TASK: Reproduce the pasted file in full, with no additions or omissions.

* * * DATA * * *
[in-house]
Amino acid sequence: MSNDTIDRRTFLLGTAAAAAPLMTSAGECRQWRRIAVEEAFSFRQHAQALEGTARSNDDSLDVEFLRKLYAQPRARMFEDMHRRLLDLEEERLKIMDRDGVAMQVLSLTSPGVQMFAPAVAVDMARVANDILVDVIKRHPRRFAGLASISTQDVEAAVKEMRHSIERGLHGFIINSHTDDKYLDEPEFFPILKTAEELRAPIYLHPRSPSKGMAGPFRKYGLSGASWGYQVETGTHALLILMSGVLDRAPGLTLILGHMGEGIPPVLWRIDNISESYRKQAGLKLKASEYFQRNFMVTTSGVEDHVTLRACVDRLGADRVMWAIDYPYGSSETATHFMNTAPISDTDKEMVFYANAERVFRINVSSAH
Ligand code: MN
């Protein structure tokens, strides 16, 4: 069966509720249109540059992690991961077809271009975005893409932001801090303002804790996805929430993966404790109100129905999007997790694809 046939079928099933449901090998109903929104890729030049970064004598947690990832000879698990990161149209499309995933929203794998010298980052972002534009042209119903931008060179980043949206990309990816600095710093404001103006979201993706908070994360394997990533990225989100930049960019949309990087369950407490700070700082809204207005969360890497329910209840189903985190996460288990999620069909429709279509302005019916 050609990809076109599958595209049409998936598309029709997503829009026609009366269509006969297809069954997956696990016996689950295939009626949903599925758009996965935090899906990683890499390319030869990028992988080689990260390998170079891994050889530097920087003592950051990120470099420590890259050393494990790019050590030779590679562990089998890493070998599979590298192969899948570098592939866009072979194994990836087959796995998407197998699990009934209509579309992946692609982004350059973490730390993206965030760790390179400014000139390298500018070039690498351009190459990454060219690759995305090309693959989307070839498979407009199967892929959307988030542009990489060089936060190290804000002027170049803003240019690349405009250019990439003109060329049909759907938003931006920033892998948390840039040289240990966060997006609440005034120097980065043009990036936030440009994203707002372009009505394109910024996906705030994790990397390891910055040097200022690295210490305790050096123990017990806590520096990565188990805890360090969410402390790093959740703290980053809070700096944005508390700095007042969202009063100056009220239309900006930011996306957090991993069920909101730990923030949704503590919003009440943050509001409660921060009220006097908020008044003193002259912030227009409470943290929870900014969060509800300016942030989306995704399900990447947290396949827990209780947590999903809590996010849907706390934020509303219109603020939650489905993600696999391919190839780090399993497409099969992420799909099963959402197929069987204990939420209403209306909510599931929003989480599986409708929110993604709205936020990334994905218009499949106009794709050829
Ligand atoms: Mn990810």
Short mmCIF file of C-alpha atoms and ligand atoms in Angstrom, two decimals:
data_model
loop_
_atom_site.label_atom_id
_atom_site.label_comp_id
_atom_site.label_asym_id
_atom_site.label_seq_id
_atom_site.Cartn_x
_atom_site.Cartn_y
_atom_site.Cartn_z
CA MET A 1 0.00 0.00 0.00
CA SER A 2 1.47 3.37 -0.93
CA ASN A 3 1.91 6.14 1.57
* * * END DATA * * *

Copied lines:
[in-house]
Amino acid sequence: MSNDTIDRRTFLLGTAAAAAPLMTSAGECRQWRRIAVEEAFSFRQHAQALEGTARSNDDSLDVEFLRKLYAQPRARMFEDMHRRLLDLEEERLKIMDRDGVAMQVLSLTSPGVQMFAPAVAVDMARVANDILVDVIKRHPRRFAGLASISTQDVEAAVKEMRHSIERGLHGFIINSHTDDKYLDEPEFFPILKTAEELRAPIYLHPRSPSKGMAGPFRKYGLSGASWGYQVETGTHALLILMSGVLDRAPGLTLILGHMGEGIPPVLWRIDNISESYRKQAGLKLKASEYFQRNFMVTTSGVEDHVTLRACVDRLGADRVMWAIDYPYGSSETATHFMNTAPISDTDKEMVFYANAERVFRINVSSAH
Ligand code: MN
């Protein structure tokens, strides 16, 4: 069966509720249109540059992690991961077809271009975005893409932001801090303002804790996805929430993966404790109100129905999007997790694809 046939079928099933449901090998109903929104890729030049970064004598947690990832000879698990990161149209499309995933929203794998010298980052972002534009042209119903931008060179980043949206990309990816600095710093404001103006979201993706908070994360394997990533990225989100930049960019949309990087369950407490700070700082809204207005969360890497329910209840189903985190996460288990999620069909429709279509302005019916 050609990809076109599958595209049409998936598309029709997503829009026609009366269509006969297809069954997956696990016996689950295939009626949903599925758009996965935090899906990683890499390319030869990028992988080689990260390998170079891994050889530097920087003592950051990120470099420590890259050393494990790019050590030779590679562990089998890493070998599979590298192969899948570098592939866009072979194994990836087959796995998407197998699990009934209509579309992946692609982004350059973490730390993206965030760790390179400014000139390298500018070039690498351009190459990454060219690759995305090309693959989307070839498979407009199967892929959307988030542009990489060089936060190290804000002027170049803003240019690349405009250019990439003109060329049909759907938003931006920033892998948390840039040289240990966060997006609440005034120097980065043009990036936030440009994203707002372009009505394109910024996906705030994790990397390891910055040097200022690295210490305790050096123990017990806590520096990565188990805890360090969410402390790093959740703290980053809070700096944005508390700095007042969202009063100056009220239309900006930011996306957090991993069920909101730990923030949704503590919003009440943050509001409660921060009220006097908020008044003193002259912030227009409470943290929870900014969060509800300016942030989306995704399900990447947290396949827990209780947590999903809590996010849907706390934020509303219109603020939650489905993600696999391919190839780090399993497409099969992420799909099963959402197929069987204990939420209403209306909510599931929003989480599986409708929110993604709205936020990334994905218009499949106009794709050829
Ligand atoms: Mn990810």
Short mmCIF file of C-alpha atoms and ligand atoms in Angstrom, two decimals:
data_model
loop_
_atom_site.label_atom_id
_atom_site.label_comp_id
_atom_site.label_asym_id
_atom_site.label_seq_id
_atom_site.Cartn_x
_atom_site.Cartn_y
_atom_site.Cartn_z
CA MET A 1 0.00 0.00 0.00
CA SER A 2 1.47 3.37 -0.93
CA ASN A 3 1.91 6.14 1.57